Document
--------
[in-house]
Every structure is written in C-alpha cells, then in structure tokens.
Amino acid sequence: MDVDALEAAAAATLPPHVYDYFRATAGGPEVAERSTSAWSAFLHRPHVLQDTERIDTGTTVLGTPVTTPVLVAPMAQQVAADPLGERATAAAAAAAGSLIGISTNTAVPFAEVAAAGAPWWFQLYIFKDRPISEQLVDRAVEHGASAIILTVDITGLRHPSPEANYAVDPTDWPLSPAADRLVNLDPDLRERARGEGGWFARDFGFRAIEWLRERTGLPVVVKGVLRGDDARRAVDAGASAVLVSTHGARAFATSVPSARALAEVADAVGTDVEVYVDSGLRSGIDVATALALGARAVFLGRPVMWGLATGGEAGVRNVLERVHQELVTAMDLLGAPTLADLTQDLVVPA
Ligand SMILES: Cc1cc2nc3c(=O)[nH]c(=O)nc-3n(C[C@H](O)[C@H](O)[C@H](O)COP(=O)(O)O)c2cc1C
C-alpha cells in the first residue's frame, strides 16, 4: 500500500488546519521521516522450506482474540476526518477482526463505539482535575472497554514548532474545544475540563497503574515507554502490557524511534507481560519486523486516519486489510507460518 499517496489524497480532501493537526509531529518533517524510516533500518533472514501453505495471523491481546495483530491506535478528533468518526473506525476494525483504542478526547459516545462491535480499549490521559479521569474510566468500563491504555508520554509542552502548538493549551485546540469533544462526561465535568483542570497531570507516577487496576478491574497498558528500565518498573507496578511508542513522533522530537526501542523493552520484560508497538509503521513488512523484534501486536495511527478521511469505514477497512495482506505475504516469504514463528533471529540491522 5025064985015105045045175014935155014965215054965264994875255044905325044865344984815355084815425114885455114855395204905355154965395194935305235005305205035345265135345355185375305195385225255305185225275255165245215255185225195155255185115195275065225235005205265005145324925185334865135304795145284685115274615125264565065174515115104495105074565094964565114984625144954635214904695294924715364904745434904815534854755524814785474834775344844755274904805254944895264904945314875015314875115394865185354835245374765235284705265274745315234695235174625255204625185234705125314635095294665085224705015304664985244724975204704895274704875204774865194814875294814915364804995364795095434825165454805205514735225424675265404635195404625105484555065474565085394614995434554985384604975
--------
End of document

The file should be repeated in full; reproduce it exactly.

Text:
[in-house]
Every structure is written in C-alpha cells, then in structure tokens.
Amino acid sequence: MDVDALEAAAAATLPPHVYDYFRATAGGPEVAERSTSAWSAFLHRPHVLQDTERIDTGTTVLGTPVTTPVLVAPMAQQVAADPLGERATAAAAAAAGSLIGISTNTAVPFAEVAAAGAPWWFQLYIFKDRPISEQLVDRAVEHGASAIILTVDITGLRHPSPEANYAVDPTDWPLSPAADRLVNLDPDLRERARGEGGWFARDFGFRAIEWLRERTGLPVVVKGVLRGDDARRAVDAGASAVLVSTHGARAFATSVPSARALAEVADAVGTDVEVYVDSGLRSGIDVATALALGARAVFLGRPVMWGLATGGEAGVRNVLERVHQELVTAMDLLGAPTLADLTQDLVVPA
Ligand SMILES: Cc1cc2nc3c(=O)[nH]c(=O)nc-3n(C[C@H](O)[C@H](O)[C@H](O)COP(=O)(O)O)c2cc1C
C-alpha cells in the first residue's frame, strides 16, 4: 500500500488546519521521516522450506482474540476526518477482526463505539482535575472497554514548532474545544475540563497503574515507554502490557524511534507481560519486523486516519486489510507460518 499517496489524497480532501493537526509531529518533517524510516533500518533472514501453505495471523491481546495483530491506535478528533468518526473506525476494525483504542478526547459516545462491535480499549490521559479521569474510566468500563491504555508520554509542552502548538493549551485546540469533544462526561465535568483542570497531570507516577487496576478491574497498558528500565518498573507496578511508542513522533522530537526501542523493552520484560508497538509503521513488512523484534501486536495511527478521511469505514477497512495482506505475504516469504514463528533471529540491522 5025064985015105045045175014935155014965215054965264994875255044905325044865344984815355084815425114885455114855395204905355154965395194935305235005305205035345265135345355185375305195385225255305185225275255165245215255185225195155255185115195275065225235005205265005145324925185334865135304795145284685115274615125264565065174515115104495105074565094964565114984625144954635214904695294924715364904745434904815534854755524814785474834775344844755274904805254944895264904945314875015314875115394865185354835245374765235284705265274745315234695235174625255204625185234705125314635095294665085224705015304664985244724975204704895274704875204774865194814875294814915364804995364795095434825165454805205514735225424675265404635195404625105484555065474565085394614995434554985384604975